Social Media in Practice Event #socmedprak

A conference about social media, organized using social media and presented by experienced social media enthusiast, can that be done? Yes, it can. I was part of such a conference a couple of weeks ago. It was called 'The Social Media in Practice Event' (Dutch: Social media in de praktijk).

Ronald van den Hoff of Society 3.0 kicked off the event. He gave an interesting talk about the influence of the internet and social media on society, and its implications for businesses. I liked how he stressed businesses should be built around passion and learning from mistakes. They should be ever more open to what's happening around them or else they will be eclipsed. Interestingly he also said large companies will get smaller and smaller and independent contractors/free agents will be the 'companies' of the future.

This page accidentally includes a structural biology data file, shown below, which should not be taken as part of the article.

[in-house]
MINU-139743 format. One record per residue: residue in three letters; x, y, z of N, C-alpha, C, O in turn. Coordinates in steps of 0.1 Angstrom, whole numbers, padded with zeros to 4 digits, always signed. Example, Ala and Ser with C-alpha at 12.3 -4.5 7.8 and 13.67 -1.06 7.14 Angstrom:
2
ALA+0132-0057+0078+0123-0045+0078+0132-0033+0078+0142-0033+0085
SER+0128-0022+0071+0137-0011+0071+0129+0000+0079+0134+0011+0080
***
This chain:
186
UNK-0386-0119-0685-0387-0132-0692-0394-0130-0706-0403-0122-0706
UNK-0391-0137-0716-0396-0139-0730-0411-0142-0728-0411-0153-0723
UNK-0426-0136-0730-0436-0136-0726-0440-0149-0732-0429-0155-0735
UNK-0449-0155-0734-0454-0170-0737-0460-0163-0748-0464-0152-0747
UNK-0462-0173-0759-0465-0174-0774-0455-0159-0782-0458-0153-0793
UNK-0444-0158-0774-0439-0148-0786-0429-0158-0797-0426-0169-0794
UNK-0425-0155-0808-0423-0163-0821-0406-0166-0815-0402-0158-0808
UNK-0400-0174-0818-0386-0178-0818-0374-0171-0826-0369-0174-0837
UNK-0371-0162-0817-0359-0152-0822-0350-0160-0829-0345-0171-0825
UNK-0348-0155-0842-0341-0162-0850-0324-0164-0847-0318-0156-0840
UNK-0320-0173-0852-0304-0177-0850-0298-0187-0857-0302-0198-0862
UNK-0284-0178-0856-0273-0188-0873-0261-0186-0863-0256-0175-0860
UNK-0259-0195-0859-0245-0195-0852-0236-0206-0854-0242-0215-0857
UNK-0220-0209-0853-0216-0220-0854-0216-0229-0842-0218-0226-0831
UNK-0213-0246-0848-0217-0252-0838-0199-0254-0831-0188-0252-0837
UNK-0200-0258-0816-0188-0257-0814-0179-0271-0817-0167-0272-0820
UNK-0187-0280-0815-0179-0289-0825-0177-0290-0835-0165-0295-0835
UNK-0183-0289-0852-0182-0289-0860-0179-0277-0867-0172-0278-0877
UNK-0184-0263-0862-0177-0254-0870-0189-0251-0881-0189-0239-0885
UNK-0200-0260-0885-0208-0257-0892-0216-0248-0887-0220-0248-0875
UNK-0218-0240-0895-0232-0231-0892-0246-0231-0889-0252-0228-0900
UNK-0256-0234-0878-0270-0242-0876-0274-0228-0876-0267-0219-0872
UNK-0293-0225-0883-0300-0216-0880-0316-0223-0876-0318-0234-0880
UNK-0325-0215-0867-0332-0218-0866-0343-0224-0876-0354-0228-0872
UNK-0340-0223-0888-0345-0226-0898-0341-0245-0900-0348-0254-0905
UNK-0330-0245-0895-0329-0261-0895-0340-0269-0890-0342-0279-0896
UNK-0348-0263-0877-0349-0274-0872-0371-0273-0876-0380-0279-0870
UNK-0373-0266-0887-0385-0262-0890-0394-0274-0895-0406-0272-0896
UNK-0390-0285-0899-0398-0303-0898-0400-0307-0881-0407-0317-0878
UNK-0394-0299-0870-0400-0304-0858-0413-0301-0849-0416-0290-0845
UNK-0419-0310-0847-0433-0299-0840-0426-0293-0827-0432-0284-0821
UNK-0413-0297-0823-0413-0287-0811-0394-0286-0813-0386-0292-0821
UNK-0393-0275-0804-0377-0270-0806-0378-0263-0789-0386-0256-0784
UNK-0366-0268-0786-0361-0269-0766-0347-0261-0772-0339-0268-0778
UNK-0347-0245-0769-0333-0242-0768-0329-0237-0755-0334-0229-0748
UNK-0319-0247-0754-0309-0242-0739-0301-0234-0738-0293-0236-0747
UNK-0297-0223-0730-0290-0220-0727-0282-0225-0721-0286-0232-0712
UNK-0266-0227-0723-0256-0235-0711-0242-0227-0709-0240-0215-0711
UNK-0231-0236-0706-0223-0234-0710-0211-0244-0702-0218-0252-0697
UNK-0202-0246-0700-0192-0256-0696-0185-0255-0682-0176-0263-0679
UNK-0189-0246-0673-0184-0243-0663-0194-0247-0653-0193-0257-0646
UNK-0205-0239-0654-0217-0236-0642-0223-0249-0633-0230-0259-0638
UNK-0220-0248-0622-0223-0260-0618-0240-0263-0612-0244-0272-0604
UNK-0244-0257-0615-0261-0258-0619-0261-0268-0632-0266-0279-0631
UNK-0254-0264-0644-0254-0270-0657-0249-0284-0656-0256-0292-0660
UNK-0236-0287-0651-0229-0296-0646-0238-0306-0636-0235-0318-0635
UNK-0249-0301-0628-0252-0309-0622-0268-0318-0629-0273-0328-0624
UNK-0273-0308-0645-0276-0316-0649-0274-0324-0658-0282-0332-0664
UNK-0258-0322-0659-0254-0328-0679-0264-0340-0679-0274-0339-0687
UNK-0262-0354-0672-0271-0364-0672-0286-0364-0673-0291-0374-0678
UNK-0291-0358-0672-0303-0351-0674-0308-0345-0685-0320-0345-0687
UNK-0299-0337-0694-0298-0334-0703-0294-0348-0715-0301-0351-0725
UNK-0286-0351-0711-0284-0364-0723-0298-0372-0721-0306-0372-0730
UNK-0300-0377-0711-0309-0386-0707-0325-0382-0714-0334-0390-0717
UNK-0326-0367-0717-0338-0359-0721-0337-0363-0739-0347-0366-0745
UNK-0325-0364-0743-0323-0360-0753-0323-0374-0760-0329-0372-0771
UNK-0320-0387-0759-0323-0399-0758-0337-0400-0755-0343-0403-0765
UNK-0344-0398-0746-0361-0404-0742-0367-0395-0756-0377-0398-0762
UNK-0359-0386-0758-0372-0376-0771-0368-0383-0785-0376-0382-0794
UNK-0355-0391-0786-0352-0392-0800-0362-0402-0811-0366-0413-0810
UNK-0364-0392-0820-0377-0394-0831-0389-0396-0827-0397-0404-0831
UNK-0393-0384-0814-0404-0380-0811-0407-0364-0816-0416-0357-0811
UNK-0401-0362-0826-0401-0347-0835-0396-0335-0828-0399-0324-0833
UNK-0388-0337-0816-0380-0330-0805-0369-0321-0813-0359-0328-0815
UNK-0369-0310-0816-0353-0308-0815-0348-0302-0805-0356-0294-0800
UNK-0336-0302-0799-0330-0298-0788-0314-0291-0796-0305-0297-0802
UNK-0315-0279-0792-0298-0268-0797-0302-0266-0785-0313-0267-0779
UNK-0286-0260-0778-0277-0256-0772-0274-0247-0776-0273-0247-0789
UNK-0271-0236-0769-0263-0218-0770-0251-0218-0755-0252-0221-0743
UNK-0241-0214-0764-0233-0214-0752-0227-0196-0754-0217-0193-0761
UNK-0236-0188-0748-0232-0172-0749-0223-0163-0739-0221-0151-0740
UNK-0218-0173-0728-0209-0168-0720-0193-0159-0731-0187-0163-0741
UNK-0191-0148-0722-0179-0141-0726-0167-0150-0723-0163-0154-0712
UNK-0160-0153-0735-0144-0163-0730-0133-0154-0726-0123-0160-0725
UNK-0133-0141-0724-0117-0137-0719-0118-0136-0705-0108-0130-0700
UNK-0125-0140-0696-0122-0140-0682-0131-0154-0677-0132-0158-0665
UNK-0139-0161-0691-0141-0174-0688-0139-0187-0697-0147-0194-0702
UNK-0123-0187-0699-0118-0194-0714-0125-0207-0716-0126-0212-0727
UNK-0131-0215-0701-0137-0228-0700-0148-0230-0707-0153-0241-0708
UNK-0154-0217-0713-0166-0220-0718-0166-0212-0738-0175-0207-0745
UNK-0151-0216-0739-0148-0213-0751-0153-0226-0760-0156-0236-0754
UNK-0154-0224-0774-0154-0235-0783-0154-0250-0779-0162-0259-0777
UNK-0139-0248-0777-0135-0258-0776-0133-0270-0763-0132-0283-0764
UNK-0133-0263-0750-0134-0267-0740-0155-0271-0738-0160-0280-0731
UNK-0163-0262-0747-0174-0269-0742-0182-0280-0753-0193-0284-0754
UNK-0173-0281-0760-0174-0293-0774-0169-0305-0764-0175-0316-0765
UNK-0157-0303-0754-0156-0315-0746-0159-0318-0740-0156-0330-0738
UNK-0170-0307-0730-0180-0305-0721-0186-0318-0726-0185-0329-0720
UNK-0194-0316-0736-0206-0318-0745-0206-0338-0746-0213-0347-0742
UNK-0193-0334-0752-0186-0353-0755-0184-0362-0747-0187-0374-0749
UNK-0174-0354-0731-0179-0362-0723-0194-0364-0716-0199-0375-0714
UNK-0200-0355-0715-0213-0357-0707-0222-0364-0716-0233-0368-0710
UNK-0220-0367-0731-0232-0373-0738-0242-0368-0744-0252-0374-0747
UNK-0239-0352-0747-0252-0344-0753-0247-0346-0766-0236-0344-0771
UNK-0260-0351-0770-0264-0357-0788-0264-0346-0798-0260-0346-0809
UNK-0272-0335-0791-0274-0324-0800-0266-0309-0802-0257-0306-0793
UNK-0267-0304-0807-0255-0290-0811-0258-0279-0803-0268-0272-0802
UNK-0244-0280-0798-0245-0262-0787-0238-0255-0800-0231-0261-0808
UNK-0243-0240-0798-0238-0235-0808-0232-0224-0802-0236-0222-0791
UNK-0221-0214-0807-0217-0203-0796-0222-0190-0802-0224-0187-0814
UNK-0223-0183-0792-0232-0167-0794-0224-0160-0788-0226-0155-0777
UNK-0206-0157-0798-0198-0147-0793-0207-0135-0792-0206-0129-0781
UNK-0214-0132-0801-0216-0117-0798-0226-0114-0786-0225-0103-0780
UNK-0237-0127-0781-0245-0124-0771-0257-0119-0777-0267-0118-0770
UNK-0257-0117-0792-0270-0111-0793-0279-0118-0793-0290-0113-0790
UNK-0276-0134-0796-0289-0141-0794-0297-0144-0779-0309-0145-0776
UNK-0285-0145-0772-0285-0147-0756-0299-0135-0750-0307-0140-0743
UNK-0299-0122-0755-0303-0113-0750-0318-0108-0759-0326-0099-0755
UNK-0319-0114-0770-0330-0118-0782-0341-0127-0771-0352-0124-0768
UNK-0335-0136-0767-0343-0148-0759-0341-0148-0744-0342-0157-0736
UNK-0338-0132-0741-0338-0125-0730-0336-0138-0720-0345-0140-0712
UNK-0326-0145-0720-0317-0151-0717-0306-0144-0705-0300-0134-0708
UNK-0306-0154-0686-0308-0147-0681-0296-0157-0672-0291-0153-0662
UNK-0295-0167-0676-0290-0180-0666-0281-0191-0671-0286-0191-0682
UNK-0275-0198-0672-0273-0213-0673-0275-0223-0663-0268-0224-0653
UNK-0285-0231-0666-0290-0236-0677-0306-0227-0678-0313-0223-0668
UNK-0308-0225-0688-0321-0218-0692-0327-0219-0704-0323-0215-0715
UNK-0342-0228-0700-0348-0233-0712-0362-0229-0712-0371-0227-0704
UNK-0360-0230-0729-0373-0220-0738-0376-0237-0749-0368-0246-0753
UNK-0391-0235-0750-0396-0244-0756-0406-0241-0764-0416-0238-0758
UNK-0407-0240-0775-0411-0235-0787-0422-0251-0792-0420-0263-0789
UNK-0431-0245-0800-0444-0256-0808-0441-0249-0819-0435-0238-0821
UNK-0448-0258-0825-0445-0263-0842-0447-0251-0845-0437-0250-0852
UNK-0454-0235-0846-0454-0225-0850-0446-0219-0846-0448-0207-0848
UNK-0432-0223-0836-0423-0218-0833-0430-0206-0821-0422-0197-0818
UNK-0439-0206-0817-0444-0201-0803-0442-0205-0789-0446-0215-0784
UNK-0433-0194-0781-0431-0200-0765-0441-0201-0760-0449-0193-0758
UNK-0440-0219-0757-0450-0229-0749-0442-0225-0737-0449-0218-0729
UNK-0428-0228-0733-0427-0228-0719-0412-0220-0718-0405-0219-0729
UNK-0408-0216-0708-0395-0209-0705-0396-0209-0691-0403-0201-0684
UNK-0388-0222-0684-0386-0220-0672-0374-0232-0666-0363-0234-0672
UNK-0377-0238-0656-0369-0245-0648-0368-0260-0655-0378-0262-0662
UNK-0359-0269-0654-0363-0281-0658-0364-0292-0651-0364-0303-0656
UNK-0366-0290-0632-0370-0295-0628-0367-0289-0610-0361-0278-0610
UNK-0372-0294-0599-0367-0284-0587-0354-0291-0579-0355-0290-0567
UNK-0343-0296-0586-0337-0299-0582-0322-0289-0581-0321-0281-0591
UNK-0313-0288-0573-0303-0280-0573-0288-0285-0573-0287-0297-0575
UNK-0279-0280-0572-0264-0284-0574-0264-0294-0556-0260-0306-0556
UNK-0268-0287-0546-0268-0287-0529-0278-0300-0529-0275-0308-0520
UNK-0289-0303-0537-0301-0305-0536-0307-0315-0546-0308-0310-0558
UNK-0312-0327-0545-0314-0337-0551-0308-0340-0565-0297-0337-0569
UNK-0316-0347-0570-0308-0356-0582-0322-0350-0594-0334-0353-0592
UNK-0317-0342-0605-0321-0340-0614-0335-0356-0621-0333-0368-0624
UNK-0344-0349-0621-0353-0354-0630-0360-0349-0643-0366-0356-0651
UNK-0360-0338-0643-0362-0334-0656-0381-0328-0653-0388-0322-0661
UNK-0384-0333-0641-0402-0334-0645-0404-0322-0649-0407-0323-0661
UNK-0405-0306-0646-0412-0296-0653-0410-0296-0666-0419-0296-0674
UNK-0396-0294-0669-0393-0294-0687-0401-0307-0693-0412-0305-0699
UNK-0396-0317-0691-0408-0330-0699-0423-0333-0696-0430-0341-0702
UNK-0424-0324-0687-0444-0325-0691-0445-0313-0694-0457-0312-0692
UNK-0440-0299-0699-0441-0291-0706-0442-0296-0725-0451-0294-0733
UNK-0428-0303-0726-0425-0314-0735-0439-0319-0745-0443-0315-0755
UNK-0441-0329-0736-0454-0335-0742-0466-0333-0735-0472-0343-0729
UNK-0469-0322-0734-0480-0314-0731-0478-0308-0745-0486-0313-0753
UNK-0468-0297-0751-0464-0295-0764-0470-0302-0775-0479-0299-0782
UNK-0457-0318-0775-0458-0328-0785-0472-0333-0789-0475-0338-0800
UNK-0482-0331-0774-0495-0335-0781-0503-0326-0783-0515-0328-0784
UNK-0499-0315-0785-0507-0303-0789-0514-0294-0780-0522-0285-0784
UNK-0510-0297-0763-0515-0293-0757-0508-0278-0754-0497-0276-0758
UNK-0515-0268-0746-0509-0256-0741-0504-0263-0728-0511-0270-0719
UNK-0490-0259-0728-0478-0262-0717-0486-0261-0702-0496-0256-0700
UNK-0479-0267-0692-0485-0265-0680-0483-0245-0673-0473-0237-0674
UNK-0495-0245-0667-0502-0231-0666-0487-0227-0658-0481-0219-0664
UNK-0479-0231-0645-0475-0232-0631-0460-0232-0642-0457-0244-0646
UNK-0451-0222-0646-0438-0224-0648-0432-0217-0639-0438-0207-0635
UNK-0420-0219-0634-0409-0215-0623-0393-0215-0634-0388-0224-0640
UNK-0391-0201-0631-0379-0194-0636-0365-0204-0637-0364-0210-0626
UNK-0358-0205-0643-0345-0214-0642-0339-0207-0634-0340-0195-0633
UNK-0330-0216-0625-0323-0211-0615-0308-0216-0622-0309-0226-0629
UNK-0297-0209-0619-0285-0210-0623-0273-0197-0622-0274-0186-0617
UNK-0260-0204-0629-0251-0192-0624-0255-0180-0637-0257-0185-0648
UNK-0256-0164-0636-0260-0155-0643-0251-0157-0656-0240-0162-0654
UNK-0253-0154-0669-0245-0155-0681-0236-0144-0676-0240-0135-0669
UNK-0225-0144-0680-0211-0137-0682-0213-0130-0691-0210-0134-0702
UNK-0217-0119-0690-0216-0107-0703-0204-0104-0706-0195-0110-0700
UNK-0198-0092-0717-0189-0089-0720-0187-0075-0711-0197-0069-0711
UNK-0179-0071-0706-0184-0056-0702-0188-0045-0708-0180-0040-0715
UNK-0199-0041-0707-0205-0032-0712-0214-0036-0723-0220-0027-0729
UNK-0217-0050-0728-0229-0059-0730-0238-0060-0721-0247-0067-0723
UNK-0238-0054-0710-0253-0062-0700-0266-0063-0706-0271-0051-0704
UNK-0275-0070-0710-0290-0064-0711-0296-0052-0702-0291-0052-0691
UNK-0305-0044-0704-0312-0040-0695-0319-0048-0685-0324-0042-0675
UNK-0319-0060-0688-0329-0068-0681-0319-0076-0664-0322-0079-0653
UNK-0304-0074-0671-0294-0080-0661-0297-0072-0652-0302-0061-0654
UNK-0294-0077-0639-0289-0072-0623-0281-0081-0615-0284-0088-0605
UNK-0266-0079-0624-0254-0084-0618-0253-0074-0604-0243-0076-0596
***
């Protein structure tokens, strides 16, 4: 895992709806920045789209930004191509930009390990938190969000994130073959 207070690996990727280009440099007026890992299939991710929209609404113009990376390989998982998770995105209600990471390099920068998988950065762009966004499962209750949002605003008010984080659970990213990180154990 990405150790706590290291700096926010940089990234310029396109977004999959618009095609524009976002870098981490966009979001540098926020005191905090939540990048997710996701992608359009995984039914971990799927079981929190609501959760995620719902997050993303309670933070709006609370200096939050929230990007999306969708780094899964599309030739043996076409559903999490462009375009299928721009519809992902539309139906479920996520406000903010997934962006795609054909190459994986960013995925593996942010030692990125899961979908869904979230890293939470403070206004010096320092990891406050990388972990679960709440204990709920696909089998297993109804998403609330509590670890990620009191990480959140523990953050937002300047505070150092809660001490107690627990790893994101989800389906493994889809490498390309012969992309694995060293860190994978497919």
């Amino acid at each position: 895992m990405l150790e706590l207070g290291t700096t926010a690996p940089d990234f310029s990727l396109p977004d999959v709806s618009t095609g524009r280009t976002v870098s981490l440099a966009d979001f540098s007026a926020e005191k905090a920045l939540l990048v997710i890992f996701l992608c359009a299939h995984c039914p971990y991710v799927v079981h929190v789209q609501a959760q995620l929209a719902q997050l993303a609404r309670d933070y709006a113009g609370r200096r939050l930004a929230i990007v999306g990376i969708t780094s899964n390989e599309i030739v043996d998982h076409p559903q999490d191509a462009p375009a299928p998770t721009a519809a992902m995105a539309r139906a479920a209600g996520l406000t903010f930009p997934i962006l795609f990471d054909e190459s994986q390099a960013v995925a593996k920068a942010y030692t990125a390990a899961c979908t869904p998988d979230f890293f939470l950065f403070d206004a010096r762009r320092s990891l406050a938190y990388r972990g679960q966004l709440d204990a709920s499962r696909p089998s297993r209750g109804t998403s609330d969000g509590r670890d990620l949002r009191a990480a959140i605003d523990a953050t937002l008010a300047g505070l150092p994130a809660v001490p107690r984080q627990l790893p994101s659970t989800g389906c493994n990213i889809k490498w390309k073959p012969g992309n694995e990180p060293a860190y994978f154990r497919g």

I also went to Roos van Vugt's breakout about leading into social media. She works for Deloitte and explained how see introduced and is cultivating social media inside the company. She stressed to make sure higher management is on board and agrees with internal social media deployment.

I also was asked to give two breakouts about social media and knowledge management. My slides (in Dutch...) can be found here:
During both breakouts the discussion was lively. Discussion topics were about the difference between business processes and networks, the security of hosted social media like Yammer, how people can be encouraged to share their knowledge and should companies introduce a central, all-encompassing social media platform or separate tools?